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Posted By Opening the Heart

   A patient that I see in my office recently told me that a friend of his died suddenly of pancreatic carncer. "She was a landscape artist-only 62 years old!" I thought how sad for my patient and for this landscape artist's children and community. And I began to wonder how do you "get" the whole of someone else's life and communicate it to those still living. Even the people closest to someone who dies, don't know all of the - what should we call them - "facts". There's a famous science fiction writer who tells of a person whose purpose it is to be "the speaker for the dead". This person does all the "research" and then, at a public gathering like a funeral or a wake, they "speak" for the person who has died. They tell the whole truth, the good and the harder to hear things that represent the life of the one who has passed. The idea intrigued me - of how you take the measure of one's life.

   I've been to a number of funerals and been moved to tears by the stories and deeds shared by loved ones. We come to "know" the person who died by what they did, what they accomplished when they were living. For me, this summing up, or eulogy if you will, begins to bump right up against the deepest of all questions: What is our purpose on earth? What are we here for? This is just my own take on this: we're here to learn how to be kinder more loving people. Bob Franke is a songwriter and he wrote "What can you do with each moment of your life but love til you love love it away- love til you love it away". Hafiz, the 14th century Sufi poet, in one of his poems talked of how everyone wants to be loved and he asks us to consider doing something different: not to be loved, but to love:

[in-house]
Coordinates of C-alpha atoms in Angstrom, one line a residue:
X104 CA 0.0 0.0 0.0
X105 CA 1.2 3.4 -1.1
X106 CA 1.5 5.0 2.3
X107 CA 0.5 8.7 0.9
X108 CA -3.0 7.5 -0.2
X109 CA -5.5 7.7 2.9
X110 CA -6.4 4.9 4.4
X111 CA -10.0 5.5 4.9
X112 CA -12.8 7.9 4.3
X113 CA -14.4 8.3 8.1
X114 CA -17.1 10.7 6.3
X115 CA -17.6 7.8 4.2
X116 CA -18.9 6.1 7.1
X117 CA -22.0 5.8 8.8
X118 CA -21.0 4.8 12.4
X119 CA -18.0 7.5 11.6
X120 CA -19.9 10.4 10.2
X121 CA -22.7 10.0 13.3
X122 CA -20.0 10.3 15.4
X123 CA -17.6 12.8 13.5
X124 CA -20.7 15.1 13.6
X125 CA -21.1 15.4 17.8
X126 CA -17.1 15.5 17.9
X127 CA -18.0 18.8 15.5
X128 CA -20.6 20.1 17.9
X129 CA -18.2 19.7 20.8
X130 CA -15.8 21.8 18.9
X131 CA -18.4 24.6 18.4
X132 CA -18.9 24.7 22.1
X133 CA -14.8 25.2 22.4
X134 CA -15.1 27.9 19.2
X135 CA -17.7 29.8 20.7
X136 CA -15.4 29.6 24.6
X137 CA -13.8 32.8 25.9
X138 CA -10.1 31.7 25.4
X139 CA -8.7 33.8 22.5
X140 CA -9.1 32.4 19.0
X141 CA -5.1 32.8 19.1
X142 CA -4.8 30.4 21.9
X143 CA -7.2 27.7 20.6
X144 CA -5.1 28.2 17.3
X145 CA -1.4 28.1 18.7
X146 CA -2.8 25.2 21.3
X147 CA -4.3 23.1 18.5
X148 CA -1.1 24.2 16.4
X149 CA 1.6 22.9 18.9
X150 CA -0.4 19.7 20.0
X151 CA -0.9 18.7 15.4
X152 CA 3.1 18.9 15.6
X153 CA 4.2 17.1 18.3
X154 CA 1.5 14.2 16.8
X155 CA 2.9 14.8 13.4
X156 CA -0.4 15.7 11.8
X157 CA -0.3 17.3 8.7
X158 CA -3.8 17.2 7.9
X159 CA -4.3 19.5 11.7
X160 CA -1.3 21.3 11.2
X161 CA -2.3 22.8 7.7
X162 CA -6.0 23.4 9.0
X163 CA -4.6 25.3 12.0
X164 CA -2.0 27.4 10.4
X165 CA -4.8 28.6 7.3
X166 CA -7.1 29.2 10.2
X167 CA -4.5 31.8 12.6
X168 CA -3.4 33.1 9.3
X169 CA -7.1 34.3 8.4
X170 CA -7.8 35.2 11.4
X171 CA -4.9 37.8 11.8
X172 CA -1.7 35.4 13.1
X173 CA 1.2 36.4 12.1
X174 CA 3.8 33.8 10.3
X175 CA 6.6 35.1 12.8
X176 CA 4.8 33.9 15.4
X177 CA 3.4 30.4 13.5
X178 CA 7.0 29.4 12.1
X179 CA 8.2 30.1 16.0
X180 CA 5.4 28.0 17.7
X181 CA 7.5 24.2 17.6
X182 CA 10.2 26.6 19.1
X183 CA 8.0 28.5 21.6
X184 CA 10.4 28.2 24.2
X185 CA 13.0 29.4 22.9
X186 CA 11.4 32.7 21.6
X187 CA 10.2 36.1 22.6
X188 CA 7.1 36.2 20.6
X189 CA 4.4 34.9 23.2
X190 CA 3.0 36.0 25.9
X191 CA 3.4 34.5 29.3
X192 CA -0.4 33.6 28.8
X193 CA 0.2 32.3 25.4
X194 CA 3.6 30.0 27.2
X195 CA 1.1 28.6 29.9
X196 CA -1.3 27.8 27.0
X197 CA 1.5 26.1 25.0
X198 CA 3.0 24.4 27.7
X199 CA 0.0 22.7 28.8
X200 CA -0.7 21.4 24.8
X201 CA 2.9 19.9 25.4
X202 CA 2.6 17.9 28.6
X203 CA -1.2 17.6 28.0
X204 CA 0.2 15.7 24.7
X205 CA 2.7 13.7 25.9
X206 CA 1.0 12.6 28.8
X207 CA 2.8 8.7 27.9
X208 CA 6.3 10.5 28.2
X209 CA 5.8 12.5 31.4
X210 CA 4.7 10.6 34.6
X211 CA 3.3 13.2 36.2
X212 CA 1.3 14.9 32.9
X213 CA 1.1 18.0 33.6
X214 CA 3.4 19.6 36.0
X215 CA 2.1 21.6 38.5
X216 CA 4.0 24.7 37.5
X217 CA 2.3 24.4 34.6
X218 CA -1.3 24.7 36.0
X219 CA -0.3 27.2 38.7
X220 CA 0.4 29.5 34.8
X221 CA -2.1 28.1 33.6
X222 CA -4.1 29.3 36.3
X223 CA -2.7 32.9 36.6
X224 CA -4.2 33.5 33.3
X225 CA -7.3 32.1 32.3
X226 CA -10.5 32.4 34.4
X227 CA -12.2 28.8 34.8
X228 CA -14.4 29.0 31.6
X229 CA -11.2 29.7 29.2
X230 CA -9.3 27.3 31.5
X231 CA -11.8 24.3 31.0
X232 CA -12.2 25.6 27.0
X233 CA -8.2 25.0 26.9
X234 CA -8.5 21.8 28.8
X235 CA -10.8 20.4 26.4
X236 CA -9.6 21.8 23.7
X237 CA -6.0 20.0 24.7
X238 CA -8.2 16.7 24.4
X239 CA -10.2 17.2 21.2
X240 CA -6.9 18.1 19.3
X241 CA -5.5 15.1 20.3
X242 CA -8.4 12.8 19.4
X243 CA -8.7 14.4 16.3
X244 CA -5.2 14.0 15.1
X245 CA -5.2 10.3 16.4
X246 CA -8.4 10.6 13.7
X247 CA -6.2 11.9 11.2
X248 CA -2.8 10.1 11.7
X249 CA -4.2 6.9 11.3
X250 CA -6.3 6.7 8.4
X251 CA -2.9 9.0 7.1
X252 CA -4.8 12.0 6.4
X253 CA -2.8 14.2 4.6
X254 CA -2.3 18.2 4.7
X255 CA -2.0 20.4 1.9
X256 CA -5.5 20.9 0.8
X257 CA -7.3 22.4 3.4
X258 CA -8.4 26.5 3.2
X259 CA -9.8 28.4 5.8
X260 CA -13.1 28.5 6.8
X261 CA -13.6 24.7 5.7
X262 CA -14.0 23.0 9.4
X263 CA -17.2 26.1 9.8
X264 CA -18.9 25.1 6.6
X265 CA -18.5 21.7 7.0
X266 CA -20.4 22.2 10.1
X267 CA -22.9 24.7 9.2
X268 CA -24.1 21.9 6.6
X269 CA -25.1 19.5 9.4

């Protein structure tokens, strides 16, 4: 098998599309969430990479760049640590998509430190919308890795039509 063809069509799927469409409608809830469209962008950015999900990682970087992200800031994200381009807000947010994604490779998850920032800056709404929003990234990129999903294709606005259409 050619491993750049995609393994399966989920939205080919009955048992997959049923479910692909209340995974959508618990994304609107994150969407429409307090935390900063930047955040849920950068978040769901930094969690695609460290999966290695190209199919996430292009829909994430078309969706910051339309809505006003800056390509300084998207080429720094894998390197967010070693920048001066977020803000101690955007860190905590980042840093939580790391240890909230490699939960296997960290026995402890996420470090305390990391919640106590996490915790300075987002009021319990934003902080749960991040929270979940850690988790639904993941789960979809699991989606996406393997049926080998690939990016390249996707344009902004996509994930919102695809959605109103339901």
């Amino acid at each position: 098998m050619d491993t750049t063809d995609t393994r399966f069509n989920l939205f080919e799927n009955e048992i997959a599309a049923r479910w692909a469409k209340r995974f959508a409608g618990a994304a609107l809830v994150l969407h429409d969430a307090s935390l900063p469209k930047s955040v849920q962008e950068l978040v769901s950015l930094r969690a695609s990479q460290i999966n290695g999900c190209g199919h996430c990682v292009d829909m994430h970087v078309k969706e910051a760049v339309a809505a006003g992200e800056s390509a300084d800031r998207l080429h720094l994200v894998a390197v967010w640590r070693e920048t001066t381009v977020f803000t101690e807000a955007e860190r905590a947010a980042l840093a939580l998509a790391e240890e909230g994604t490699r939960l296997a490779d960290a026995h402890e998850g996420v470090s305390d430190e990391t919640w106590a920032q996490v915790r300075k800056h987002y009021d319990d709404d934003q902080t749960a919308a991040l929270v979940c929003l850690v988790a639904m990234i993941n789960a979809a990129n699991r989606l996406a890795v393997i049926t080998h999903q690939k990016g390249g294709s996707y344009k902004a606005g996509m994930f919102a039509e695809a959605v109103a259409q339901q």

"Why not become the one who lives with a full moon

       in each eye that is always saying,

       with that sweet moon language,

       what every other eye in this world is dying to hear?"

   So here's my solution to how to define the sum of a life lived. At birth we would all have a microchip subcutaneously implanted that would measure serotonin surges every time we do a loving deed as we go through our life- every time we practice a random act of kindness, every time we work in a soup kitchen and don't tell anyone about it, every time we hold another who is lost or defeated, every time we let another car go in front of us. Every time we are loving, the Serotonin Surge Implant (SRI) measures on the microchip and the greater the number is, the greater the life lived.

   There's a bumper sticker that used to say "The one with the most toys at the end, wins". Well, the new mantra would be "The one with the highest SRI score is the most honored". This, I think, is what we were made for: to do good by loving others and, therefor, making the world a kinder, better place. We would become what we were always meant to be- not just with our family and friends but with strangers. On a Friday night at an Opening the Heart Workshop, as we look around the circle, we are all strangers. Some 40 hours later, people look around that same circle with a full moon eye, giving what every other eye in this world is dying to know.

   With Love and Respect, Jon


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